Leveling Up – What Does It Mean to You?

This week at the SFF Seven we’re talking about leveling up and what that means to us.

Actually, the topic is phrased as: People always say they want to take their writing to the next level. Well, what are the levels, as you see them?

It’s a really good question. Come on over for my answer.

 

Lake Sakakawea in twilight, thunderclouds overhead, last light glimmering on the water

Want to Improve as a Writer? Step One.

Lake Sakakawea in twilight, thunderclouds overhead, last light glimmering on the water

This is Lake Sakakawea, up in North Dakota. We just got back from a super long road trip to there from New Mexico to spend some time camping, boating and fishing with family.

This week at the SFF Seven we’re asking: How do you level up as a writer? 

It’s a great question and I look forward to reading everyone else’s answers – but I’d like to address something else first. This question makes the basic assumption that all writers want to “level up” – or improve. And improving can mean a lot of things to different people. And first of all, you need to get your priorities straight. 

Being a Career Writer: What to Focus On

I dug out this photo from last summer – at Epcot Center after the RWA conference and me all shiny from winning the RITA® Award. Sometimes that still feels as fantastical as my troll friend here.

Our topic this week at the SFF Seven is one writing/publishing-related skill we want to learn/improve on this year. I’m looking for recommendations on which authors write really good endings. Come on over!

POV and Writing Discipline – Enjoying the Pain

BNYLQZtCQAAojqZI made a point of spending time out in the garden this weekend, which meant I did a lot of reading. It’s lovely to reconnect with my reading-self. I’m on my 31st book read this year, so I feel like I’m making progress there!

Last Friday, I mentioned that I’m wading into drafting Book 2 of my Twelve Kingdoms trilogy. This is the one I think of as The Flower Princess – at least until Kensington lets me know what they want the titles to be. So, I’m wrestling with setting up the conditions for this book, one of which is a change in point of view (POV).

See, in Book 1, The Middle Princess, the story is told in 1st person, from the POV of the heroine – the middle daughter of three. I toyed with adding in the hero’s POV – and even wrote some passages along the way – but ended up taking them out entirely. In The Flower Princess, the story moves to the youngest daughter, so I’m writing it in 1st person, from her POV.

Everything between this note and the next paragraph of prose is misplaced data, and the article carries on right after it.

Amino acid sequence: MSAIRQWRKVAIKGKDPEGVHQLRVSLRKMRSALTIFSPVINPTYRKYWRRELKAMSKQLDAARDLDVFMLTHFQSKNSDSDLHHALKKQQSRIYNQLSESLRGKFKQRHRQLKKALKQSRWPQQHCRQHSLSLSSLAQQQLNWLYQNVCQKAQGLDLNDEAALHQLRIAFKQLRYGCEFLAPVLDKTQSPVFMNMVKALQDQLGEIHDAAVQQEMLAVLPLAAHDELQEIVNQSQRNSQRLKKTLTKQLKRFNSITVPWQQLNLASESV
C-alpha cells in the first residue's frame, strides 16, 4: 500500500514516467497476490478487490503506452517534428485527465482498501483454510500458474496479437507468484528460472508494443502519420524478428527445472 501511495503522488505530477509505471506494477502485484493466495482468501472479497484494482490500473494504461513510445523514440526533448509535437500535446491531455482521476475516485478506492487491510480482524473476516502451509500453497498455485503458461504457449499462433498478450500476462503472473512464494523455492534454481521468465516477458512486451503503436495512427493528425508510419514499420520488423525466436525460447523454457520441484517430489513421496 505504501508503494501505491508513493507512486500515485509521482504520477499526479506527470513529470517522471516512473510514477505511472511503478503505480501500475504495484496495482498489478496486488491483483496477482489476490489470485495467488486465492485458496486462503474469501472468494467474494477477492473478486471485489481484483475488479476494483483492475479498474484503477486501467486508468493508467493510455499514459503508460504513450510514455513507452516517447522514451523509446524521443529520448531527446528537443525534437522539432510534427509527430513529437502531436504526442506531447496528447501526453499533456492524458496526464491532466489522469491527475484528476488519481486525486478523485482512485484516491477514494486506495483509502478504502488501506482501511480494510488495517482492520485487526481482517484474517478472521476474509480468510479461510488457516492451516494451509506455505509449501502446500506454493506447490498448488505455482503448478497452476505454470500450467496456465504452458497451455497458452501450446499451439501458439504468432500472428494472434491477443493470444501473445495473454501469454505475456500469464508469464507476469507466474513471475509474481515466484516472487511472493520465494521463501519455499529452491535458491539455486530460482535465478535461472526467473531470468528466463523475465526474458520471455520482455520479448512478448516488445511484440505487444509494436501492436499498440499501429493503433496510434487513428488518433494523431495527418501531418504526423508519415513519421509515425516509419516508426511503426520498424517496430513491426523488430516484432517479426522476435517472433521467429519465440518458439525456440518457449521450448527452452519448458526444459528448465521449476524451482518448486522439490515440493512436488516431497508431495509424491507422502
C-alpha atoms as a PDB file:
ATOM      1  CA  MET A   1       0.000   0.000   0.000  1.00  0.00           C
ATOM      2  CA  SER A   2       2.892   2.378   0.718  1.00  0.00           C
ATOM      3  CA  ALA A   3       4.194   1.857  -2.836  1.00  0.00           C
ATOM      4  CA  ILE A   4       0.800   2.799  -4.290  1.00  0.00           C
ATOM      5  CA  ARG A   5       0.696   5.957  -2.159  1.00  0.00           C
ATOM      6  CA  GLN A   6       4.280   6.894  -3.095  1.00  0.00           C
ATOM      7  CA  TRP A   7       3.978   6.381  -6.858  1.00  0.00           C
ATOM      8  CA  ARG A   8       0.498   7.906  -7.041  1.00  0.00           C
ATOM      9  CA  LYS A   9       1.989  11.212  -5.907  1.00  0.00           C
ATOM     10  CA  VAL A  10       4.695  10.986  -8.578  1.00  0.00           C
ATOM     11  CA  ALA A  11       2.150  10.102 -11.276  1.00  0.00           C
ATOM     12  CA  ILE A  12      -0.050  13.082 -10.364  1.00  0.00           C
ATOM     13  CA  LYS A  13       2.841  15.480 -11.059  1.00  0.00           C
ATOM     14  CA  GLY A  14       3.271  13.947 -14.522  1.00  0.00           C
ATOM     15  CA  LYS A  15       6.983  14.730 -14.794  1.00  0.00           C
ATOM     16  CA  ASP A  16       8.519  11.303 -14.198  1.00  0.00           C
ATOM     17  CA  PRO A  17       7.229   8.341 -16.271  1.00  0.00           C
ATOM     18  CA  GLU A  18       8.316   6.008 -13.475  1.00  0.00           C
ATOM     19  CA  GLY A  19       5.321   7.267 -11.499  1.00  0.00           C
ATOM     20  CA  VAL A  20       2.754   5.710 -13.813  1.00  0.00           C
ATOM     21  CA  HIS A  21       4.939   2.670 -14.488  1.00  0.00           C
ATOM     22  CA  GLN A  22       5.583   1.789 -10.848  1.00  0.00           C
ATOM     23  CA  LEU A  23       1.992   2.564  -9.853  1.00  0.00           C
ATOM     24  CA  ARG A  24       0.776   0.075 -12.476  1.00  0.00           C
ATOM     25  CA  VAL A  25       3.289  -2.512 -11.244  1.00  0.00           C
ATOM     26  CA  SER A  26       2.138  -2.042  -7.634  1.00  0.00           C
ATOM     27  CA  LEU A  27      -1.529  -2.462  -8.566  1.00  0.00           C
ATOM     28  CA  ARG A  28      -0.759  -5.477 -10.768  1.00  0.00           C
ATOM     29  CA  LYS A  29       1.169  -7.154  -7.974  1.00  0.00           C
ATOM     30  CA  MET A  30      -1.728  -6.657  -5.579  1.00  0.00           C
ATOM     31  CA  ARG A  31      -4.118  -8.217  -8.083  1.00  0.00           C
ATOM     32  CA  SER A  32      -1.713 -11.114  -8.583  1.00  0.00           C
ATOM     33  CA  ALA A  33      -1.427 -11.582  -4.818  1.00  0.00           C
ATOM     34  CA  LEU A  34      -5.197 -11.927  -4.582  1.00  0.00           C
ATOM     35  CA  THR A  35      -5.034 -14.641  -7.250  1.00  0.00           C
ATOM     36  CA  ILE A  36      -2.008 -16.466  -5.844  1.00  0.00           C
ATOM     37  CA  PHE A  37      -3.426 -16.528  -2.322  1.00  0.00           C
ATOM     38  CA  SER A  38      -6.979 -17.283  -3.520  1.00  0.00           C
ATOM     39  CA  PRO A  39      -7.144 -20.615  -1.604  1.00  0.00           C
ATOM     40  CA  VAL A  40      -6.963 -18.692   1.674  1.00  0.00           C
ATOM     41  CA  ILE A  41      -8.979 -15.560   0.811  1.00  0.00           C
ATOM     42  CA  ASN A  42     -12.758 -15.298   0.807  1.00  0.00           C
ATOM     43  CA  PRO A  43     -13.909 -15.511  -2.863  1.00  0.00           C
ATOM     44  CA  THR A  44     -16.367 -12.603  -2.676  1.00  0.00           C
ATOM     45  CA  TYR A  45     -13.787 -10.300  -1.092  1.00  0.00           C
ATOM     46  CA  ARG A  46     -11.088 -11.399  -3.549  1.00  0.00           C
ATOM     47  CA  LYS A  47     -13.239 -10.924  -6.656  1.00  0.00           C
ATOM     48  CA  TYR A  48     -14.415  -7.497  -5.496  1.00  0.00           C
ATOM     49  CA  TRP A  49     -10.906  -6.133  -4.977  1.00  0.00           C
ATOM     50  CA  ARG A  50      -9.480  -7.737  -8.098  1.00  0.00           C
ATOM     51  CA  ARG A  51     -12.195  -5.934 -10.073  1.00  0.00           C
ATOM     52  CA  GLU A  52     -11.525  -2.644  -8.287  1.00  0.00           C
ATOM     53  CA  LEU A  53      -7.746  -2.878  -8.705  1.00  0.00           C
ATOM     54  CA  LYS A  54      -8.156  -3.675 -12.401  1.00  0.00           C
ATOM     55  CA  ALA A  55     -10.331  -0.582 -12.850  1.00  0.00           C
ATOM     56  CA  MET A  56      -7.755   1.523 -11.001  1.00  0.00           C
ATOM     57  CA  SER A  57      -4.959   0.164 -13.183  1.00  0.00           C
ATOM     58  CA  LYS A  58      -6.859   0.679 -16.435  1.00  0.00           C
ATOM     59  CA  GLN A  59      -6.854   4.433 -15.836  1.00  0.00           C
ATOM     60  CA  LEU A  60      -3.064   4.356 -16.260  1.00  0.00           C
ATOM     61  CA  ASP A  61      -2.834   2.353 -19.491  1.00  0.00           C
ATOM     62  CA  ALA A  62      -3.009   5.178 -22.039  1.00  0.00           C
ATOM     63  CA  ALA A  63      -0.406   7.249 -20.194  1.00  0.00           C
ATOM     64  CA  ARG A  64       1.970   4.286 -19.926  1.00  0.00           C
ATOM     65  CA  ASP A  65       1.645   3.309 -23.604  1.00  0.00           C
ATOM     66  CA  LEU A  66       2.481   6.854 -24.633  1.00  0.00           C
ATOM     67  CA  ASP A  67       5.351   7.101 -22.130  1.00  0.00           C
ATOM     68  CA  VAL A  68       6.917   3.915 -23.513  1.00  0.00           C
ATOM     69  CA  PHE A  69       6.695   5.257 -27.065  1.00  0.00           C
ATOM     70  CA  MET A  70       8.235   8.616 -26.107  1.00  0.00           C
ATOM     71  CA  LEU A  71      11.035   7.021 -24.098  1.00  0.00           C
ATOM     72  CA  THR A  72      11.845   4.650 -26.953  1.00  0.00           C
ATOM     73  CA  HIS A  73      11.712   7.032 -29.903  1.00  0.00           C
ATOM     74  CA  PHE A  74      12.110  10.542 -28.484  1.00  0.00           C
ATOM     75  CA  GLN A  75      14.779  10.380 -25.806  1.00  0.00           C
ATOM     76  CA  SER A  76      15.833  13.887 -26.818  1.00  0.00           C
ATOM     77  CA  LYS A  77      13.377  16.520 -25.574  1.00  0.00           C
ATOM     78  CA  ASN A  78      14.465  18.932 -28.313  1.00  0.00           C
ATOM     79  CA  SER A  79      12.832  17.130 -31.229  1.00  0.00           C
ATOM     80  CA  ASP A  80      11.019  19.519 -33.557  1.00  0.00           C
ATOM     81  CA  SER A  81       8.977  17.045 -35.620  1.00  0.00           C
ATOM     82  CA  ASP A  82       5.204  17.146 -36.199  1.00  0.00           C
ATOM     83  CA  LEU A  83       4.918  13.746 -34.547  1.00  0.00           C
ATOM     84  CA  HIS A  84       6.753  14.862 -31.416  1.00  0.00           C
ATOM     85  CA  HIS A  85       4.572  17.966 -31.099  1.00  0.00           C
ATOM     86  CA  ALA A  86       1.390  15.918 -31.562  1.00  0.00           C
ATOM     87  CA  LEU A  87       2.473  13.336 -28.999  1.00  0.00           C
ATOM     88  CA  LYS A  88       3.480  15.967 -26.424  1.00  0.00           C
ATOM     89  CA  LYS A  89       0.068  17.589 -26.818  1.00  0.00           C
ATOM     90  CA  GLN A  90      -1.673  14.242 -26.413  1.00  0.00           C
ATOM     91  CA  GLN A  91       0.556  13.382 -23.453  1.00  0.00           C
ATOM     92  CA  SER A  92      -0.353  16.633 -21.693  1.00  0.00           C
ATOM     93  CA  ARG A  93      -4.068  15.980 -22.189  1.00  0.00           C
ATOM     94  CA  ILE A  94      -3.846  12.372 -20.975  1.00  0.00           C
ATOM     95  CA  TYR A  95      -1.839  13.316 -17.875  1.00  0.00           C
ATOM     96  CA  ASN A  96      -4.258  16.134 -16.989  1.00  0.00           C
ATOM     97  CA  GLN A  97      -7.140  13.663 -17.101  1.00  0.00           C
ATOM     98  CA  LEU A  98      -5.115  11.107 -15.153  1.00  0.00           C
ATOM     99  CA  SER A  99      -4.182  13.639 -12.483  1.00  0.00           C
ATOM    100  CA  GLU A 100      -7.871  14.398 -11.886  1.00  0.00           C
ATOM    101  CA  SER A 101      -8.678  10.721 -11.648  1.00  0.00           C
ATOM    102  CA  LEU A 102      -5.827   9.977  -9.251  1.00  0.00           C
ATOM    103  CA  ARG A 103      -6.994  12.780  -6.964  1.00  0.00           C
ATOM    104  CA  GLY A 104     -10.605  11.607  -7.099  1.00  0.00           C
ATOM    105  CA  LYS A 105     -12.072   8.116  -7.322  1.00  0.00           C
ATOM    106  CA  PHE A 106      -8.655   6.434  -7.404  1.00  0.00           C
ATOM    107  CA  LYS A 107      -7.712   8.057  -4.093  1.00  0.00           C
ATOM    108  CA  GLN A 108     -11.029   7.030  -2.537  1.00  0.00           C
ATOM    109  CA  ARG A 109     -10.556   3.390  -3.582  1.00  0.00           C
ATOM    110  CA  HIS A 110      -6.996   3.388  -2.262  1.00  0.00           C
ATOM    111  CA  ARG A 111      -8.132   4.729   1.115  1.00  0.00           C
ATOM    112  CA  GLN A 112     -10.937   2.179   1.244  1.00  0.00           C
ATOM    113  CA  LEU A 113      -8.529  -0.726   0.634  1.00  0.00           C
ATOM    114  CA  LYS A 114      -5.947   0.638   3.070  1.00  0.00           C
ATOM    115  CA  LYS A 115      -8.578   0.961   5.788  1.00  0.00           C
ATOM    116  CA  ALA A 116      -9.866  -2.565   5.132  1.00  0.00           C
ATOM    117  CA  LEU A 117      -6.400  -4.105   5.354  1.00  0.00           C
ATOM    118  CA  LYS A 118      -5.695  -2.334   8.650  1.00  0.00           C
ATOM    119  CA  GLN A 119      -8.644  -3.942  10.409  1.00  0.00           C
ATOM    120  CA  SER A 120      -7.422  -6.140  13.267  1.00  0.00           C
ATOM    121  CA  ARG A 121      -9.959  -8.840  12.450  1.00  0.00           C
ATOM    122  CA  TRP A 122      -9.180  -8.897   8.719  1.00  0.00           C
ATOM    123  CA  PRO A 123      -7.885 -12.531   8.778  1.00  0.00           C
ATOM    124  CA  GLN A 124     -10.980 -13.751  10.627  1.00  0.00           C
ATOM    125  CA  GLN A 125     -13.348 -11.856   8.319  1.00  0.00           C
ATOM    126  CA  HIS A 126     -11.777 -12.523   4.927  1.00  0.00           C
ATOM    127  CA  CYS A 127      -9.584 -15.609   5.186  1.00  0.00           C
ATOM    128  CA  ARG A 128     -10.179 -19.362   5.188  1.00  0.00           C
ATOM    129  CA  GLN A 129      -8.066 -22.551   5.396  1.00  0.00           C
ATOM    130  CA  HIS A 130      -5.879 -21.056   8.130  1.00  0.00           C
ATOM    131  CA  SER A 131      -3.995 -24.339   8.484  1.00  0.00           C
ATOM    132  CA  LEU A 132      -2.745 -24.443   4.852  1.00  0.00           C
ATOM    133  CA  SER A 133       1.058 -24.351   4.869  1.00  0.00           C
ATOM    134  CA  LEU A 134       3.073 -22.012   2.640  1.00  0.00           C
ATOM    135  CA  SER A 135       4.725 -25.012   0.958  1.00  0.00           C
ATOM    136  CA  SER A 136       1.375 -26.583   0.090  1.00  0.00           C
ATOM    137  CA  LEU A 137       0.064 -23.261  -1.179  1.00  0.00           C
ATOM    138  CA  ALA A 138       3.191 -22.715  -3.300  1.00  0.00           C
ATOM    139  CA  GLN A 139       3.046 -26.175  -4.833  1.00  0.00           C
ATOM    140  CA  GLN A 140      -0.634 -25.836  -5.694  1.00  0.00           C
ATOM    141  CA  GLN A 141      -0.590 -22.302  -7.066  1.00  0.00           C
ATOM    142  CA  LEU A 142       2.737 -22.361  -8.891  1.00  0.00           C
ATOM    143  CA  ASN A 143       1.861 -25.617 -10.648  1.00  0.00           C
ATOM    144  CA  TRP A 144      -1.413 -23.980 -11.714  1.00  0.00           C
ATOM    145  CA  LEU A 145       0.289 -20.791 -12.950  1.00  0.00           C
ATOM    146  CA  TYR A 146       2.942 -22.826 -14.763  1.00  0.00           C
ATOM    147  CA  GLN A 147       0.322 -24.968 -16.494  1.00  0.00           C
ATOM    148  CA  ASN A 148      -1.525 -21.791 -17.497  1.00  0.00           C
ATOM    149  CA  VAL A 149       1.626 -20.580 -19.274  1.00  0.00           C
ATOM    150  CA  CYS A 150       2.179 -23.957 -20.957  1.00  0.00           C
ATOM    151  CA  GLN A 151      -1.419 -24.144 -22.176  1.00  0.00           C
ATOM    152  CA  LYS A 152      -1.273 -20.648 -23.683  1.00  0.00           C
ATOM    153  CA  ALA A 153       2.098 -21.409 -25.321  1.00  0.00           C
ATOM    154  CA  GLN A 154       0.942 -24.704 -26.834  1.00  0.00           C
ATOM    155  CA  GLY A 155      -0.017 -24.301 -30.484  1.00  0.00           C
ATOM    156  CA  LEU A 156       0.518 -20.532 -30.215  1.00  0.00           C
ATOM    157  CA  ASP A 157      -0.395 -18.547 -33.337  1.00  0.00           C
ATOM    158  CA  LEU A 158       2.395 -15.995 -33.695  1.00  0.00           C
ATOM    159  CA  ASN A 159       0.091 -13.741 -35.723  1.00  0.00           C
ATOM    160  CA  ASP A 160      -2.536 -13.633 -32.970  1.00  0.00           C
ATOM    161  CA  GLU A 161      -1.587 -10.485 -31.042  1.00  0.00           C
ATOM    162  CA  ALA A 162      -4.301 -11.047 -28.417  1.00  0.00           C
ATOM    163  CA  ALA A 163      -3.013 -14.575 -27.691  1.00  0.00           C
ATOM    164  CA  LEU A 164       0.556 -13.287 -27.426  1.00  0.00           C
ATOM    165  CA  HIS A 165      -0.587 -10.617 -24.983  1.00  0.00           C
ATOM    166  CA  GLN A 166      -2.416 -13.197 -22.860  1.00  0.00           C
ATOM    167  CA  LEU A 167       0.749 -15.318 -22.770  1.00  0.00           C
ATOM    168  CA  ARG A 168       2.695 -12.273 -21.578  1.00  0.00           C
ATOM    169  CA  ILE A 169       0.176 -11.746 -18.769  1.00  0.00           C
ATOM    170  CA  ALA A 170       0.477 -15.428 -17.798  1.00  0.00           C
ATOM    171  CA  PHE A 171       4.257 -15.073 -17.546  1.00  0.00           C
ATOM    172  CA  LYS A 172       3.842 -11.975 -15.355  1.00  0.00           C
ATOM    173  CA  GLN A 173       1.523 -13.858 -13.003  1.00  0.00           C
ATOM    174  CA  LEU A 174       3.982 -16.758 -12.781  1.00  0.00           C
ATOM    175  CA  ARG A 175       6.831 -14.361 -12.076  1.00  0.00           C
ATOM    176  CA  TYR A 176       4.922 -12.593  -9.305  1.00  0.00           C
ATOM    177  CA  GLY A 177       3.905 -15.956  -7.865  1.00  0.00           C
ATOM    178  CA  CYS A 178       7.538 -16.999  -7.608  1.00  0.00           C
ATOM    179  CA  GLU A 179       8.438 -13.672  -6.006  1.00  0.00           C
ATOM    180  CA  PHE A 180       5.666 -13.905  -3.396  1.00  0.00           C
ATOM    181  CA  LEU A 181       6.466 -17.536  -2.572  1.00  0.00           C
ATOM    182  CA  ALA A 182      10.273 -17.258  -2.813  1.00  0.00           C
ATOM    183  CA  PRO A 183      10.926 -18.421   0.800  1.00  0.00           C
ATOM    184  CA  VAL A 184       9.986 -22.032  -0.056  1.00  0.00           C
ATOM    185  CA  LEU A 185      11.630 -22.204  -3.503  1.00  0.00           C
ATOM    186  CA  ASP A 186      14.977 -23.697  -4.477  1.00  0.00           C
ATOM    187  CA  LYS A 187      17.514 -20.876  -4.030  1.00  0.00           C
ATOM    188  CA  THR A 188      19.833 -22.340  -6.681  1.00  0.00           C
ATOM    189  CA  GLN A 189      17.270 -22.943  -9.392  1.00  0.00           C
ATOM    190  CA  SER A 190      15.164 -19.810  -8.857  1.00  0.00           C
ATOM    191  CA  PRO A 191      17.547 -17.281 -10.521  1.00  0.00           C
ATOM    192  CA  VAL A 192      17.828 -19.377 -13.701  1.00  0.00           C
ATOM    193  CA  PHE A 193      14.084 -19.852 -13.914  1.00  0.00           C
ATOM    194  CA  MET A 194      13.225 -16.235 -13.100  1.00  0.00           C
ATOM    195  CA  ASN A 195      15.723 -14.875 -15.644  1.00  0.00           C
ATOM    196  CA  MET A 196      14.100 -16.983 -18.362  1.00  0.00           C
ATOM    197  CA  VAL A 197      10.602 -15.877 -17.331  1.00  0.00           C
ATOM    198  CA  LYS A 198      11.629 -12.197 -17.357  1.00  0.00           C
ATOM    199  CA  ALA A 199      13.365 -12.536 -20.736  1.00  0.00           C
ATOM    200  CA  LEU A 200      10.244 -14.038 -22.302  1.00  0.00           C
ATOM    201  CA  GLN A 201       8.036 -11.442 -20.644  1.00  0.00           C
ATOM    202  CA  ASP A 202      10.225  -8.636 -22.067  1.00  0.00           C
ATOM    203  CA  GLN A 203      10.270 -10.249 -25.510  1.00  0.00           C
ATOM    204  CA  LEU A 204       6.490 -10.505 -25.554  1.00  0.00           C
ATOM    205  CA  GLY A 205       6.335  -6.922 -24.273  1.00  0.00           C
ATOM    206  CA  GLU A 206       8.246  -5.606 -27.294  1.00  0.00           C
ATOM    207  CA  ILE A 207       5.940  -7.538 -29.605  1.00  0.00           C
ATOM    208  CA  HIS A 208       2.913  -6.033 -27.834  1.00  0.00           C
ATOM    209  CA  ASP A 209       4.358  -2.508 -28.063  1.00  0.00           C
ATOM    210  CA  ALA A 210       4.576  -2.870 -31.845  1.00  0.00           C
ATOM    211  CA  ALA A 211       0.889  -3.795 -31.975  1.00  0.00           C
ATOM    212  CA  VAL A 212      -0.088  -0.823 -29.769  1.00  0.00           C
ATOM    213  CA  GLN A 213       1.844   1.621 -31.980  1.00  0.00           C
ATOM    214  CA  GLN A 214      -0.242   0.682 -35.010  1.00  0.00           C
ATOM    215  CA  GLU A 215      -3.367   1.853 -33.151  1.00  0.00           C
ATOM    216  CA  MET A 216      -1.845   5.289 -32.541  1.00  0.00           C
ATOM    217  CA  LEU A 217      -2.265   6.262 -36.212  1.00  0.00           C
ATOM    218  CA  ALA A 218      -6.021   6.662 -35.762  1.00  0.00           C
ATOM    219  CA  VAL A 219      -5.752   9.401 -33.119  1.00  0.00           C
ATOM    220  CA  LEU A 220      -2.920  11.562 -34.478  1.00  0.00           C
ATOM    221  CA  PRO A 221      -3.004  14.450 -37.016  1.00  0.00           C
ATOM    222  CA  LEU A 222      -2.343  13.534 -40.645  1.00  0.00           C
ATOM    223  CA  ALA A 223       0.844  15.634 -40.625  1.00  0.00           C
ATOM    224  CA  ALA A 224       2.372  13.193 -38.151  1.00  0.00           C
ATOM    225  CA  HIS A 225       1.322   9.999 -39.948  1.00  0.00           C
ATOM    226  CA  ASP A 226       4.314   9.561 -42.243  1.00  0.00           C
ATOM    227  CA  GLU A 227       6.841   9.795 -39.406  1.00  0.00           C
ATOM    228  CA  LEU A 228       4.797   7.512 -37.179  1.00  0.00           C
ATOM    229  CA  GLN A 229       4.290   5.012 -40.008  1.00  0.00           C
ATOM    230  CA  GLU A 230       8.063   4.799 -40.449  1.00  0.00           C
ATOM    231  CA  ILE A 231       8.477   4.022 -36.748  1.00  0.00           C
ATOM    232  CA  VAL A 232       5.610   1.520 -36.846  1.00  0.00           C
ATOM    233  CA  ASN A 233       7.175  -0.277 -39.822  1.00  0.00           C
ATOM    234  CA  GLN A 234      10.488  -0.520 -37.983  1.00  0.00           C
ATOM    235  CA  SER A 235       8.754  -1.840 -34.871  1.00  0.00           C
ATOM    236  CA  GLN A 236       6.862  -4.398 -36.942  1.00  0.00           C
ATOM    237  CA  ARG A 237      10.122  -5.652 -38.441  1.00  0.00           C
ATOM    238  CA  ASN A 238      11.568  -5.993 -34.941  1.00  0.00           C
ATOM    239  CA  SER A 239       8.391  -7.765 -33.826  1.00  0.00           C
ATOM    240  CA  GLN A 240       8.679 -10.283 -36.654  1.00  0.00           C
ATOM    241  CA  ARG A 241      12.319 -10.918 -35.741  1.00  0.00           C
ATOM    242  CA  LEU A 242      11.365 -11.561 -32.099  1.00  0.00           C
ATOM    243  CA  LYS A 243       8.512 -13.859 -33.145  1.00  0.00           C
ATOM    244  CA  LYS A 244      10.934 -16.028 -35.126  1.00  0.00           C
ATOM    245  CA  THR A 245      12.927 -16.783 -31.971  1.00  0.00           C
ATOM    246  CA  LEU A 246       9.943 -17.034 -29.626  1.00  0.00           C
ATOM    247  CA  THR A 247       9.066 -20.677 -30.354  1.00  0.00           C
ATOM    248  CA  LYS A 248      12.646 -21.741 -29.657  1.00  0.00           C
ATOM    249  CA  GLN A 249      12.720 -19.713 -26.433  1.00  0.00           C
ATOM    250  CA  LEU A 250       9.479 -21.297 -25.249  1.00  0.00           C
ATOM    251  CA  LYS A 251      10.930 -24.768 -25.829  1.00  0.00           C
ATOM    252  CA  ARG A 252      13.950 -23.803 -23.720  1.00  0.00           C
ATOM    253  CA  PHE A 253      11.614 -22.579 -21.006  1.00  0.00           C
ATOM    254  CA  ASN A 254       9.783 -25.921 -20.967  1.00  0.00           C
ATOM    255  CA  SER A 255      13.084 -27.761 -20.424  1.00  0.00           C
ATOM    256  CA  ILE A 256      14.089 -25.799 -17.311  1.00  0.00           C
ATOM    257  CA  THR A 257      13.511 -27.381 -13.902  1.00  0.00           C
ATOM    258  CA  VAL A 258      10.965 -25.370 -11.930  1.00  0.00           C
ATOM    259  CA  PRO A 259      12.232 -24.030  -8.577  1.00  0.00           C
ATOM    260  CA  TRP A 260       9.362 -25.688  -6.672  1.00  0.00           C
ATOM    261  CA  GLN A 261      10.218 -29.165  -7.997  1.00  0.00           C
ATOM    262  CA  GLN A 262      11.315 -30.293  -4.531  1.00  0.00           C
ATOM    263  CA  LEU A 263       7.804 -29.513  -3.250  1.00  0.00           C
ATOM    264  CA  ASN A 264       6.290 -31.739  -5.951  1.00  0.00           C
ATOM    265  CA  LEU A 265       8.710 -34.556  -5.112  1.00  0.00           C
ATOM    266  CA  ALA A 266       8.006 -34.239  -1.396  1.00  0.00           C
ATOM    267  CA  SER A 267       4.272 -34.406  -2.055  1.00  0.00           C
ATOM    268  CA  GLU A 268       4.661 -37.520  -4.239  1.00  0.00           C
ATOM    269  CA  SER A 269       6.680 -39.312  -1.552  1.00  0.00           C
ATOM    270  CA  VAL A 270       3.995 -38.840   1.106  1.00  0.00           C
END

This is good and right and what I planned to do.

But I keep having *other* ideas. Like I want to cut away to the first princess’s POV – mainly because I miss her. And I’m struggling with working in the hero. It would be much easier to build the story by including his POV, maybe in little 3rd person snippets. It would be much easier to build the story by gathering in other characters’ POVs, too. I got all excited about these possibilities, to make my job easier – and then stopped myself.

Because I recalled that I recently read the second book in a Fantasy Romance series that my agent compared to mine. I’d loved the first book – 1st person heroine’s POV, too – and eagerly looked forward to the release of the second book. In the sequel, the author kept the heroine’s 1st person POV and added alternating chapter’s of the hero’s 3rd person POV. Now I understood why she’d made that choice, because I was in the same position.

However – and this is a big caveat – as a reader, I hated it. It could be a “just me” thing, but I ended up not enjoying the sequel nearly as much. I’ve read other books that combine 1st and 3rd like that and I haven’t really liked them either. The thing is, even if this IS a “just me” thing, I need to be true to my own aesthetic. If I disliked it as a reader, it’s not fair for me to use the device as a writer, simply because it will make my job easier. If it would make the story better, then sure. My reading experience, though, leads me to believe it would not make the story better. Just less work.

The whole thought process – a lot of which occurred in the walled garden above – made me think of sestinas.

Exactly where you were going, too? Thought so!

Okay, okay – if you don’t know, a sestina is a complex poetic form. The official definition:

a structured 39-line poetic form consisting of six stanzas of six lines each, followed by a three-line stanza… The words that end each line of the first stanza are used as line endings in each of the following stanzas, rotated in a set pattern.

Did you get that?Here’s a little schematic to help you out.

626px-Sestina_system_alt.svg

Okay, now go write one and come back.

I’ll wait.

Yeah, it’s kind of like calculus for poets.

And yes, I’ve written them, back in some level of schooling. They make an interesting exercise for a writer because the discipline involved. It makes you think hard about your craft. Words can’t be employed willy-nilly, but must be carefully selected and repeated.

It occurred to me that making myself stick to the form I’d chosen for The Middle Princess, would create a kind of story-writing discipline for The Flower Princess. It will make me work harder to build the story staying only in her POV. It’s good for me to hone my craft.

And I can always edit in more POVs later, if it doesn’t work.

The beauty of the first draft, eh?